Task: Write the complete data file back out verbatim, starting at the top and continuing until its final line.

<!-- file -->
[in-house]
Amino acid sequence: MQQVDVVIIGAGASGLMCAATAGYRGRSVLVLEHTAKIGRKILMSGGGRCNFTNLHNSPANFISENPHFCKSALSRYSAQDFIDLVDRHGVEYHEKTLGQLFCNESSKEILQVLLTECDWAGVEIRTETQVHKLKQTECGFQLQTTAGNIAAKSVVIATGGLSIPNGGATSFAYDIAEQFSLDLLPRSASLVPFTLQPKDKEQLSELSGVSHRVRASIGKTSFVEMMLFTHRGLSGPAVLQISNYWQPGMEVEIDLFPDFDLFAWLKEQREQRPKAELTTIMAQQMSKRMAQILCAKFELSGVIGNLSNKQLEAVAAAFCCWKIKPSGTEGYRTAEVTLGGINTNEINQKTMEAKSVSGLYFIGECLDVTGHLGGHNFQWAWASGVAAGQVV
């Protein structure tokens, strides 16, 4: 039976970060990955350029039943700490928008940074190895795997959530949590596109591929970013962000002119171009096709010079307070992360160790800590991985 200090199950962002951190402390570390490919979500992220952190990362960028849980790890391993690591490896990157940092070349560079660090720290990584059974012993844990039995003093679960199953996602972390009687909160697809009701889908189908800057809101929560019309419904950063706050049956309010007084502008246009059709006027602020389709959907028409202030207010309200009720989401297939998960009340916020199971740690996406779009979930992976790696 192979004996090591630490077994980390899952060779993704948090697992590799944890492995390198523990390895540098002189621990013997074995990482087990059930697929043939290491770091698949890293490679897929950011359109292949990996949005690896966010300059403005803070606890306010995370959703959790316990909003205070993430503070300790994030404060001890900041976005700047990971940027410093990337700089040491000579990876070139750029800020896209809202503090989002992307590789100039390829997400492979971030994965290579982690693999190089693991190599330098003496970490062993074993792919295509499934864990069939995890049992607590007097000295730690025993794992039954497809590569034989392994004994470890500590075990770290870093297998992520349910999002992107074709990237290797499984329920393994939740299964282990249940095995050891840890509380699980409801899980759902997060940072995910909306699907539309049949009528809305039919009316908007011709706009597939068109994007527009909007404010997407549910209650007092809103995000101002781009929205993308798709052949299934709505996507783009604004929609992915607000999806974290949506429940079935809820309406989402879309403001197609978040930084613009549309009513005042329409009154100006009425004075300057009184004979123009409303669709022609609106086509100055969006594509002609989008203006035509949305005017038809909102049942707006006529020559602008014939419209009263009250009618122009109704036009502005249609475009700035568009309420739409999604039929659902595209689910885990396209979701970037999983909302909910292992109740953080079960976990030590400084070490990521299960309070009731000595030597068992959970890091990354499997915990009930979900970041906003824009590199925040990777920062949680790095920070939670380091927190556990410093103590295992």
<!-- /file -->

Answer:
[in-house]
Amino acid sequence: MQQVDVVIIGAGASGLMCAATAGYRGRSVLVLEHTAKIGRKILMSGGGRCNFTNLHNSPANFISENPHFCKSALSRYSAQDFIDLVDRHGVEYHEKTLGQLFCNESSKEILQVLLTECDWAGVEIRTETQVHKLKQTECGFQLQTTAGNIAAKSVVIATGGLSIPNGGATSFAYDIAEQFSLDLLPRSASLVPFTLQPKDKEQLSELSGVSHRVRASIGKTSFVEMMLFTHRGLSGPAVLQISNYWQPGMEVEIDLFPDFDLFAWLKEQREQRPKAELTTIMAQQMSKRMAQILCAKFELSGVIGNLSNKQLEAVAAAFCCWKIKPSGTEGYRTAEVTLGGINTNEINQKTMEAKSVSGLYFIGECLDVTGHLGGHNFQWAWASGVAAGQVV
């Protein structure tokens, strides 16, 4: 039976970060990955350029039943700490928008940074190895795997959530949590596109591929970013962000002119171009096709010079307070992360160790800590991985 200090199950962002951190402390570390490919979500992220952190990362960028849980790890391993690591490896990157940092070349560079660090720290990584059974012993844990039995003093679960199953996602972390009687909160697809009701889908189908800057809101929560019309419904950063706050049956309010007084502008246009059709006027602020389709959907028409202030207010309200009720989401297939998960009340916020199971740690996406779009979930992976790696 192979004996090591630490077994980390899952060779993704948090697992590799944890492995390198523990390895540098002189621990013997074995990482087990059930697929043939290491770091698949890293490679897929950011359109292949990996949005690896966010300059403005803070606890306010995370959703959790316990909003205070993430503070300790994030404060001890900041976005700047990971940027410093990337700089040491000579990876070139750029800020896209809202503090989002992307590789100039390829997400492979971030994965290579982690693999190089693991190599330098003496970490062993074993792919295509499934864990069939995890049992607590007097000295730690025993794992039954497809590569034989392994004994470890500590075990770290870093297998992520349910999002992107074709990237290797499984329920393994939740299964282990249940095995050891840890509380699980409801899980759902997060940072995910909306699907539309049949009528809305039919009316908007011709706009597939068109994007527009909007404010997407549910209650007092809103995000101002781009929205993308798709052949299934709505996507783009604004929609992915607000999806974290949506429940079935809820309406989402879309403001197609978040930084613009549309009513005042329409009154100006009425004075300057009184004979123009409303669709022609609106086509100055969006594509002609989008203006035509949305005017038809909102049942707006006529020559602008014939419209009263009250009618122009109704036009502005249609475009700035568009309420739409999604039929659902595209689910885990396209979701970037999983909302909910292992109740953080079960976990030590400084070490990521299960309070009731000595030597068992959970890091990354499997915990009930979900970041906003824009590199925040990777920062949680790095920070939670380091927190556990410093103590295992």